Kansas City Royals
The Royals have been one of the heaviest spenders in the international market in recent years. There was some early word that they were going to be players for Gustavo Cabrera, but now that seems less likely. Sources have said the Royals were impressed by righthander Julio Pinto and third baseman Samir Duenez, a pair of players Luis Blasini brought from Venezuela to the Dominican Republic to play in the Dominican Prospect League last month. They could both sign for mid-six-figure bonuses.
Los Angeles Angels
The Angels fired former international scouting director Clay Daniel (now a pro scout with Arizona) shortly before July 2 three years ago. Their international program (now led by second-year director Marc Russo) hasn't been the same since, but they have started to add some intriguing international players within the last year. Under first-year general manager Jerry Dipoto, it sounds like the Angels will still have a modest budget to work with, so the organization will have to look for value among players with more moderate price tags.
Los Angeles Dodgers
The Dodgers' new ownership group seems obsessed with making a statement, but it looks more like a misguided marketing campaign than anything else. First they sent out a bizarre press release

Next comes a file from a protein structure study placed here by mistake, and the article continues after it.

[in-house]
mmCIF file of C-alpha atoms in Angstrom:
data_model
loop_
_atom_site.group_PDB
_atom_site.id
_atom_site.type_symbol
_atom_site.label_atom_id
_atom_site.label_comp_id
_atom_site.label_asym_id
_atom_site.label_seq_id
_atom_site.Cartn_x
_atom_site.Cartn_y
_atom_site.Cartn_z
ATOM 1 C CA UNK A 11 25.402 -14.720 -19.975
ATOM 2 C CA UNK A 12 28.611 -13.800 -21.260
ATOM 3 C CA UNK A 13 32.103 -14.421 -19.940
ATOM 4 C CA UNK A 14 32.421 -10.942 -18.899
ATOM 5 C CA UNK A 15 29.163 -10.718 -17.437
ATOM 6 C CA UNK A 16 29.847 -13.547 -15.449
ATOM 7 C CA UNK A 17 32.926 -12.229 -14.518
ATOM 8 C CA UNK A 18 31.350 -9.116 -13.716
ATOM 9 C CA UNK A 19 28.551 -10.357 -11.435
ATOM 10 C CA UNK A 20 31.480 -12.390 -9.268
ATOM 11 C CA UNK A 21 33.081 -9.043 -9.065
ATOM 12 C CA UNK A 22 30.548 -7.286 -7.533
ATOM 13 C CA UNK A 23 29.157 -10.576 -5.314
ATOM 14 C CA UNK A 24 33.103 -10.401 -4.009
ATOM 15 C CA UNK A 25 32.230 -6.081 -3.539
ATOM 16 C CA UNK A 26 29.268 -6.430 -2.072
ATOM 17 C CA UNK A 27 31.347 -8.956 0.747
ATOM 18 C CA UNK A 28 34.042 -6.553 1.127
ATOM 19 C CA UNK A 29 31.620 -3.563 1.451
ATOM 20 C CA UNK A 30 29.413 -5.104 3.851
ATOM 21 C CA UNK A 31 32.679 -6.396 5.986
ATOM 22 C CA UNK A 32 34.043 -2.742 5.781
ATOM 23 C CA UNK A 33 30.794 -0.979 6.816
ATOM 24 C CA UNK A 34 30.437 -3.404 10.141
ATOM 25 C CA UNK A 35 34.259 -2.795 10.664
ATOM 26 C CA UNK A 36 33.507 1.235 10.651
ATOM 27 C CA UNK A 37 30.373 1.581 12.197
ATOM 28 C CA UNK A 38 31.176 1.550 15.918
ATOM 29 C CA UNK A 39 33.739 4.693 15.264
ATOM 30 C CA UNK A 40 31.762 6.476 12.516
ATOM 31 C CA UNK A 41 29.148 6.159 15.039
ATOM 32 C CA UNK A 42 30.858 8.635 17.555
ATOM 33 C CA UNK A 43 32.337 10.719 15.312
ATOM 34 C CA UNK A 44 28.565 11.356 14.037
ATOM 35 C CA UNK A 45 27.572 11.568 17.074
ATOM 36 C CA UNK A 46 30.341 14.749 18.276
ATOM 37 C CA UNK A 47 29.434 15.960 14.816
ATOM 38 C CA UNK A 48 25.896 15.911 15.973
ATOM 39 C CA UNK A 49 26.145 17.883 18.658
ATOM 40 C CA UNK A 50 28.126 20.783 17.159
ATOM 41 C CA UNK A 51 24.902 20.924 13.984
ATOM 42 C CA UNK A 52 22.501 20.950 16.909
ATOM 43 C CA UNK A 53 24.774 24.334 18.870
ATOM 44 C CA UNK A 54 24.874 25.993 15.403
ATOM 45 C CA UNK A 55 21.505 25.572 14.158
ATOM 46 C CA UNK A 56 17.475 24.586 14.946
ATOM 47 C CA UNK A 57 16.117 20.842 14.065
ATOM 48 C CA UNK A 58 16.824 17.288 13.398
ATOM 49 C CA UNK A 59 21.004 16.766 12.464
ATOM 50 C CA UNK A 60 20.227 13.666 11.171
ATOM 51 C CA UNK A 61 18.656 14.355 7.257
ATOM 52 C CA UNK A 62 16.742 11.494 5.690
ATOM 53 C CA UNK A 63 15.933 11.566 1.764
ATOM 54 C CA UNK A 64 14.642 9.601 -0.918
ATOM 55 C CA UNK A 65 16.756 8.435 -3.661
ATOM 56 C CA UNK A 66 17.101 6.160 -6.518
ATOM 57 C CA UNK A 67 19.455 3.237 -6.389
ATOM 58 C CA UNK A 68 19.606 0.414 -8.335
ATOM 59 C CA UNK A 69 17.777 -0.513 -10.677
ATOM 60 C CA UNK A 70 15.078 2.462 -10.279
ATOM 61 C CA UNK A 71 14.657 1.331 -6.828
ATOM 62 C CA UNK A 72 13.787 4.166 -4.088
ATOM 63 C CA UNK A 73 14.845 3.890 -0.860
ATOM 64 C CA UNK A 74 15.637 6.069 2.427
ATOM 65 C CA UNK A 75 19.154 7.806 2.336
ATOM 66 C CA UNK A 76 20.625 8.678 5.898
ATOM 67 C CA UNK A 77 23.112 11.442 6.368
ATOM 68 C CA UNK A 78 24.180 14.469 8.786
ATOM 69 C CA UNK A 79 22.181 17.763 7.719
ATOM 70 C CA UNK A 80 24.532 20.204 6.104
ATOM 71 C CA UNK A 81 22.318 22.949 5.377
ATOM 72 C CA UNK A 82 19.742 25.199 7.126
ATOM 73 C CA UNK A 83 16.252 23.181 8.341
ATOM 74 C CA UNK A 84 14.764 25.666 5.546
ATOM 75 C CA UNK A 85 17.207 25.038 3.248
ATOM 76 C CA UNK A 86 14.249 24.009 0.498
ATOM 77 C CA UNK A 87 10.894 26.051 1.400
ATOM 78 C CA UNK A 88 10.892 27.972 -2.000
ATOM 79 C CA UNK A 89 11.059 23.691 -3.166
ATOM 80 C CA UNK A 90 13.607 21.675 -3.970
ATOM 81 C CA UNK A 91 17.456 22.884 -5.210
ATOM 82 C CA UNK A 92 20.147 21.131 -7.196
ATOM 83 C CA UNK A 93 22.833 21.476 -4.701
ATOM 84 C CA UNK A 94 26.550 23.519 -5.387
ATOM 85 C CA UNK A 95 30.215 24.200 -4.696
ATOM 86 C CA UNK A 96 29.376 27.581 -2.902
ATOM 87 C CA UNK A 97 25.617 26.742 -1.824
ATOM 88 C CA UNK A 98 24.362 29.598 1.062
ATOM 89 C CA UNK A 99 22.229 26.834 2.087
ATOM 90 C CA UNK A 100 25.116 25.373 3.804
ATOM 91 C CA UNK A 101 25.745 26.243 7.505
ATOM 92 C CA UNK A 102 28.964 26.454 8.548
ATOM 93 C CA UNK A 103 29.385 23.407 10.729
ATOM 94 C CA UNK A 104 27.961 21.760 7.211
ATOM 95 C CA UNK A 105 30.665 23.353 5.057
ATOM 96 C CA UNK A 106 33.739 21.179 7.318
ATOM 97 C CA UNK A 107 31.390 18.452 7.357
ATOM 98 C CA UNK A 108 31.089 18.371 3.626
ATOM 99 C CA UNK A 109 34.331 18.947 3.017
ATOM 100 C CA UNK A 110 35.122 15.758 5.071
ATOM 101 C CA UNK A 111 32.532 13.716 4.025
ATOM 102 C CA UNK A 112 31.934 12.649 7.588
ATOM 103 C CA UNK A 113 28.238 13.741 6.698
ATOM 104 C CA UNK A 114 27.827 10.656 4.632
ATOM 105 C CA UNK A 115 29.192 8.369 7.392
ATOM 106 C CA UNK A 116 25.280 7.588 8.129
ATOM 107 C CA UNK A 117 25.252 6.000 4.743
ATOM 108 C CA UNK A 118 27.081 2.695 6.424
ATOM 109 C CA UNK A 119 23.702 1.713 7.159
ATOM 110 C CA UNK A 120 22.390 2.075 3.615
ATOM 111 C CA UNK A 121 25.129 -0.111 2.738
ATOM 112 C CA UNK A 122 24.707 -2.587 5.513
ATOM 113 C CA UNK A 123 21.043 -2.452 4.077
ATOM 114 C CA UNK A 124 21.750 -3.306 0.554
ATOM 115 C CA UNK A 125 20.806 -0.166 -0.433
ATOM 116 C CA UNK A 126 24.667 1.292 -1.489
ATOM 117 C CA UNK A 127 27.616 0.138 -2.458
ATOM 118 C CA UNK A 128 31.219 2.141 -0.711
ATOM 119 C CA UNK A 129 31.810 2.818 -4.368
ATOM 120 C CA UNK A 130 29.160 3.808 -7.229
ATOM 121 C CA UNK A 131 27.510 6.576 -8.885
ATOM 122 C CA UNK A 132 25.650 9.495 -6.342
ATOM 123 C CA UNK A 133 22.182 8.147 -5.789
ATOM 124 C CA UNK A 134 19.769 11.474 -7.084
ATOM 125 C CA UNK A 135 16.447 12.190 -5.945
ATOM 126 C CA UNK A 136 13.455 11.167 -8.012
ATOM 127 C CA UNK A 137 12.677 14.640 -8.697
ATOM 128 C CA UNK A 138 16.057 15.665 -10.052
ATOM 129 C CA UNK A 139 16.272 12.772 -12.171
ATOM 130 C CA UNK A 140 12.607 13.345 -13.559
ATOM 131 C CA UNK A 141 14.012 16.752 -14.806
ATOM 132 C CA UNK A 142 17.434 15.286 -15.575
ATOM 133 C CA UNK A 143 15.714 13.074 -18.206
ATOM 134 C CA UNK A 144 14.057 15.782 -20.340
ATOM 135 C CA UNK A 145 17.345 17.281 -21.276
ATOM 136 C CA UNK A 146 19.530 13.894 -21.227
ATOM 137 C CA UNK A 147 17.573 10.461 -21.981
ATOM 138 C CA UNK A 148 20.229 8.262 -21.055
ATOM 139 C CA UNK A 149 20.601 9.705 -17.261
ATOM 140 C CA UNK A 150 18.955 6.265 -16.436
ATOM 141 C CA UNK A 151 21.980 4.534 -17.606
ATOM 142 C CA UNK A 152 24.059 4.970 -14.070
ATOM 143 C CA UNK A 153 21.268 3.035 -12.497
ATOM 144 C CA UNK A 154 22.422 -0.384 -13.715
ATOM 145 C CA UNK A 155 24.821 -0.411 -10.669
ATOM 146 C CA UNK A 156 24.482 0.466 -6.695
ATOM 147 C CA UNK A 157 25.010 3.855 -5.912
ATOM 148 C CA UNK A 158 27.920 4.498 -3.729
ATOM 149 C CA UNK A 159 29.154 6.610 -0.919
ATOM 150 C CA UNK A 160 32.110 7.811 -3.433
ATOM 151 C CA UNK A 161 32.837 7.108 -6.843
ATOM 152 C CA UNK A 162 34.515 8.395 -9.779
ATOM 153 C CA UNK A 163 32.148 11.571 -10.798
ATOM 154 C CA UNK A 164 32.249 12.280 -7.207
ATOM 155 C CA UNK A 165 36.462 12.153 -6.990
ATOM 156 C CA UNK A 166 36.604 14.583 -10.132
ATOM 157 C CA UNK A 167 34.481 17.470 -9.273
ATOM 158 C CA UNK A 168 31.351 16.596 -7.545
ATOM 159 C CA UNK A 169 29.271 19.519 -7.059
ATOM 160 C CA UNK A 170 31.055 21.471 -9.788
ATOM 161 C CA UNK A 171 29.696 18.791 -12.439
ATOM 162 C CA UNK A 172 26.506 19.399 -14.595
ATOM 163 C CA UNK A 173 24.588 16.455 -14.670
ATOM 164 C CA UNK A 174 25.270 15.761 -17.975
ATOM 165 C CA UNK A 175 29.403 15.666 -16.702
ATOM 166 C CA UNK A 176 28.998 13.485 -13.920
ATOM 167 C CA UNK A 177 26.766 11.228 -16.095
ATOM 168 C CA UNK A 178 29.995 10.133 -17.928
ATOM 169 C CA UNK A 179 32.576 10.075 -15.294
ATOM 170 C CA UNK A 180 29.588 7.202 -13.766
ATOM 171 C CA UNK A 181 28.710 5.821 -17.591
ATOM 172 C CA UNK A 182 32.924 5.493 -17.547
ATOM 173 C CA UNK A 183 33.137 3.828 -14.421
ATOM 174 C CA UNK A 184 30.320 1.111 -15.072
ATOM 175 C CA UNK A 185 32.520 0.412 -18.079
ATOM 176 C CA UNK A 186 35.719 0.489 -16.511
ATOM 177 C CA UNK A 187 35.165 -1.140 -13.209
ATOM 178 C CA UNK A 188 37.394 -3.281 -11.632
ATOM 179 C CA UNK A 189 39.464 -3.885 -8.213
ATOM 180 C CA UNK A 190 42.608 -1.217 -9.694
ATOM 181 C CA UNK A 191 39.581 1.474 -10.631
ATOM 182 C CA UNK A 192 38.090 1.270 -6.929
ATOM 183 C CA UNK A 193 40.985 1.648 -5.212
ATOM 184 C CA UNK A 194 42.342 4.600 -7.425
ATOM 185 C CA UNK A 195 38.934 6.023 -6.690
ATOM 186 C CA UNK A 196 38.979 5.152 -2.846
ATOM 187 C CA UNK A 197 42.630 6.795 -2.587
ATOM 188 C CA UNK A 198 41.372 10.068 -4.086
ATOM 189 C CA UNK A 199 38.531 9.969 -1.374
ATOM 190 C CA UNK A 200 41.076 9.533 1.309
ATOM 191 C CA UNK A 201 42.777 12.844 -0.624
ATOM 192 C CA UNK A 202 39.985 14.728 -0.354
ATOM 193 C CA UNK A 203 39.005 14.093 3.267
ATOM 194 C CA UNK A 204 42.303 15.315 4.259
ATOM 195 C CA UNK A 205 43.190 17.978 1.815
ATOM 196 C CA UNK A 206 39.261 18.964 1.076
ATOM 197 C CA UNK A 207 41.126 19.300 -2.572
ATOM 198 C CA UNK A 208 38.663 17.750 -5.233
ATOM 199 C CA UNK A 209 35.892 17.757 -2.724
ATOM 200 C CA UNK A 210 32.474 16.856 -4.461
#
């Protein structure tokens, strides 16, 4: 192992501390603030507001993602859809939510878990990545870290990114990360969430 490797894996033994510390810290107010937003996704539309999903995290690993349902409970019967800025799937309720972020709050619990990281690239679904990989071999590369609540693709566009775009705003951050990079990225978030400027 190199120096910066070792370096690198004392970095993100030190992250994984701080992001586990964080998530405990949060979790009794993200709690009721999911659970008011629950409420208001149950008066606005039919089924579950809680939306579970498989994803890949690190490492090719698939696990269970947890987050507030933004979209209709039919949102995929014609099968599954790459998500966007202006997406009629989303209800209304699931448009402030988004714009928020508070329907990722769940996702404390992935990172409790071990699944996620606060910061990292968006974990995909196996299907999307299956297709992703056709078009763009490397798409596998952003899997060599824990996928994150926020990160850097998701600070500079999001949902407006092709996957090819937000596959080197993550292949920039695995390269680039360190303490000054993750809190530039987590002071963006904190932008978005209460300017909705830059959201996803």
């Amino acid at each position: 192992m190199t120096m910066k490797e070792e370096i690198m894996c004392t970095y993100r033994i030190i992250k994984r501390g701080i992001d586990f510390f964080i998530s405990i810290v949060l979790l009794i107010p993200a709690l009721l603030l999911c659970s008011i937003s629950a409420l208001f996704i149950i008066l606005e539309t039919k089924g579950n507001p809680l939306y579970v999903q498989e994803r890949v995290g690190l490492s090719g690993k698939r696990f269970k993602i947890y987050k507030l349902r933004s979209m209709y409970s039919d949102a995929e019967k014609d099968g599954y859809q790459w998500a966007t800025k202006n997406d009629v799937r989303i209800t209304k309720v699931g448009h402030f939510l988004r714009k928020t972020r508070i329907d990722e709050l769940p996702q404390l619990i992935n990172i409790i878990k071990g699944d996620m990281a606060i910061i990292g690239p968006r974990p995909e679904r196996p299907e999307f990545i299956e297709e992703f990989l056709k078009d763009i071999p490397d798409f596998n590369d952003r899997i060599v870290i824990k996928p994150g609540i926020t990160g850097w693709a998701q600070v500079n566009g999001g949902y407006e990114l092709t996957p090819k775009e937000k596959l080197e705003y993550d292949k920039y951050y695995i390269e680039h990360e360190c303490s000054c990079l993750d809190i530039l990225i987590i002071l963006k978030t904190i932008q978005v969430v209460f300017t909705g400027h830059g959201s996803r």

on May 24 with the headline, "Dodgers announce Latin American signings," but never named the players that were signed. Their seven-year, $42 million major league contract for Yasiel Puig makes little sense for a player who may be the equivalent of a third-round pick, hasn't played in more than a year, is out of shape and wouldn't even face live pitching or run the 60-yard dash at his brief tryout in Mexico. The Dodgers seem to be trying to make a push for some of the top international pitchers on the market, as sources say they've shown interest in Venezuelan righthander Jose Mujica, Venezuelan lefthander Jose Castillo and Brazilian lefty Luiz Gohara, but it looks like they're going to miss out on all three. They are heavily tied to 15-year-old Mexican lefthander Julio Urias, who plays for Mexico City, where Puig had his light workout last weekend. Other teams think the Dodgers will sign Urias and a few other players from Mexico City in a package deal for close to $2 million. Since Urias is a Mexican-born citizen, only the amount he or any other Mexican players involved in a transfer deal receive (typically 25 percent) will count against their bonus pool. Dominican righthander Gabby Vizcaino looks like another target, while Dominican righthander Juan Carlos Paniagua would also fit what they seem to be after.